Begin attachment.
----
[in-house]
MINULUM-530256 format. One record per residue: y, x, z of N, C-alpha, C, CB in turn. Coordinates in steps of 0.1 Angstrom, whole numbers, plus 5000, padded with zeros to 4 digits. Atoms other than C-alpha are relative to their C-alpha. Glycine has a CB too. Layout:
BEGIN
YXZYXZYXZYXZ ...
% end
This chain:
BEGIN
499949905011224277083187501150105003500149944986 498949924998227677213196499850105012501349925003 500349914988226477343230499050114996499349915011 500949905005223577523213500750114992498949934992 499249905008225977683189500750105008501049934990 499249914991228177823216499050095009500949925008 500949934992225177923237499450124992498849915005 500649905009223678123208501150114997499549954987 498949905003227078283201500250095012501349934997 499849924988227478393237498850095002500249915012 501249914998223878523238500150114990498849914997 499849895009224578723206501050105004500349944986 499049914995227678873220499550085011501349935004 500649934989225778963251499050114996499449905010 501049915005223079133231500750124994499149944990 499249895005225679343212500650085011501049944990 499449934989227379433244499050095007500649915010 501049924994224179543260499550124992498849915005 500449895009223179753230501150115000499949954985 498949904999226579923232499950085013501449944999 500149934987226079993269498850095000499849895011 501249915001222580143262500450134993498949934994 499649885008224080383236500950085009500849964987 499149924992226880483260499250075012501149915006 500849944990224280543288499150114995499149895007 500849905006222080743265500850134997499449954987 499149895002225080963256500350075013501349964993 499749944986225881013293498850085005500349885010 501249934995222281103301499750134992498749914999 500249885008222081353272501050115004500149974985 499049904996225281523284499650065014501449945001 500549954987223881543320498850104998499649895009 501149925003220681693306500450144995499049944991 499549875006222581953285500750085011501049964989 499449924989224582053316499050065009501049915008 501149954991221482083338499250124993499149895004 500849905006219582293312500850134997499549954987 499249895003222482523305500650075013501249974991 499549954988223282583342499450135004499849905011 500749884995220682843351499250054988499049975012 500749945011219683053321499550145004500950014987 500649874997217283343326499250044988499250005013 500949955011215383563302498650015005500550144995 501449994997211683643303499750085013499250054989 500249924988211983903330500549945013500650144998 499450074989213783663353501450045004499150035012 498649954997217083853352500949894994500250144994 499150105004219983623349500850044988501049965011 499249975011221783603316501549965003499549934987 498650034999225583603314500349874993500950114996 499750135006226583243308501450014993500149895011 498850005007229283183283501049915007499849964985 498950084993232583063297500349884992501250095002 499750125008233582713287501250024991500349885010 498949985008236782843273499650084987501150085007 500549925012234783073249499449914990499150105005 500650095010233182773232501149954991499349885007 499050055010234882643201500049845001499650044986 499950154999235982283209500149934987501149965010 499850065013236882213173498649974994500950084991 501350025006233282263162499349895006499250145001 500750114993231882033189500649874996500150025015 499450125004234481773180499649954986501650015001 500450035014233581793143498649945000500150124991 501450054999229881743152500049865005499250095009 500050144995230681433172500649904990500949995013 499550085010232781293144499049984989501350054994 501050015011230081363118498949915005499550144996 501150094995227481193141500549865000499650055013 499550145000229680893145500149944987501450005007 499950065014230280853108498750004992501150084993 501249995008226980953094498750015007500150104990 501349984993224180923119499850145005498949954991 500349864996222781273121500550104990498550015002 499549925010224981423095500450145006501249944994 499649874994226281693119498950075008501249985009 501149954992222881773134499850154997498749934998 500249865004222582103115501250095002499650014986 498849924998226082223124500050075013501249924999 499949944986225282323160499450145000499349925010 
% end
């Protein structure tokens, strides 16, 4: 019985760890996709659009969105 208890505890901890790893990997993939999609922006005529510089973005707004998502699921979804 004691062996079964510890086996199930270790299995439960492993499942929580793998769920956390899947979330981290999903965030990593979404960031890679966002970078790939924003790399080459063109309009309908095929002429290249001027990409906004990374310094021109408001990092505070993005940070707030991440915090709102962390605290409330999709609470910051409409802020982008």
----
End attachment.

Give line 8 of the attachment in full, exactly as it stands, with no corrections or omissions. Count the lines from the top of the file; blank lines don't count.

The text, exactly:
499949905011224277083187501150105003500149944986 498949924998227677213196499850105012501349925003 500349914988226477343230499050114996499349915011 500949905005223577523213500750114992498949934992 499249905008225977683189500750105008501049934990 499249914991228177823216499050095009500949925008 500949934992225177923237499450124992498849915005 500649905009223678123208501150114997499549954987 498949905003227078283201500250095012501349934997 499849924988227478393237498850095002500249915012 501249914998223878523238500150114990498849914997 499849895009224578723206501050105004500349944986 499049914995227678873220499550085011501349935004 500649934989225778963251499050114996499449905010 501049915005223079133231500750124994499149944990 499249895005225679343212500650085011501049944990 499449934989227379433244499050095007500649915010 501049924994224179543260499550124992498849915005 500449895009223179753230501150115000499949954985 498949904999226579923232499950085013501449944999 500149934987226079993269498850095000499849895011 501249915001222580143262500450134993498949934994 499649885008224080383236500950085009500849964987 499149924992226880483260499250075012501149915006 500849944990224280543288499150114995499149895007 500849905006222080743265500850134997499449954987 499149895002225080963256500350075013501349964993 499749944986225881013293498850085005500349885010 501249934995222281103301499750134992498749914999 500249885008222081353272501050115004500149974985 499049904996225281523284499650065014501449945001 500549954987223881543320498850104998499649895009 501149925003220681693306500450144995499049944991 499549875006222581953285500750085011501049964989 499449924989224582053316499050065009501049915008 501149954991221482083338499250124993499149895004 500849905006219582293312500850134997499549954987 499249895003222482523305500650075013501249974991 499549954988223282583342499450135004499849905011 500749884995220682843351499250054988499049975012 500749945011219683053321499550145004500950014987 500649874997217283343326499250044988499250005013 500949955011215383563302498650015005500550144995 501449994997211683643303499750085013499250054989 500249924988211983903330500549945013500650144998 499450074989213783663353501450045004499150035012 498649954997217083853352500949894994500250144994 499150105004219983623349500850044988501049965011 499249975011221783603316501549965003499549934987 498650034999225583603314500349874993500950114996 499750135006226583243308501450014993500149895011 498850005007229283183283501049915007499849964985 498950084993232583063297500349884992501250095002 499750125008233582713287501250024991500349885010 498949985008236782843273499650084987501150085007 500549925012234783073249499449914990499150105005 500650095010233182773232501149954991499349885007 499050055010234882643201500049845001499650044986 499950154999235982283209500149934987501149965010 499850065013236882213173498649974994500950084991 501350025006233282263162499349895006499250145001 500750114993231882033189500649874996500150025015 499450125004234481773180499649954986501650015001 500450035014233581793143498649945000500150124991 501450054999229881743152500049865005499250095009 500050144995230681433172500649904990500949995013 499550085010232781293144499049984989501350054994 501050015011230081363118498949915005499550144996 501150094995227481193141500549865000499650055013 499550145000229680893145500149944987501450005007 499950065014230280853108498750004992501150084993 501249995008226980953094498750015007500150104990 501349984993224180923119499850145005498949954991 500349864996222781273121500550104990498550015002 499549925010224981423095500450145006501249944994 499649874994226281693119498950075008501249985009 501149954992222881773134499850154997498749934998 500249865004222582103115501250095002499650014986 498849924998226082223124500050075013501249924999 499949944986225282323160499450145000499349925010 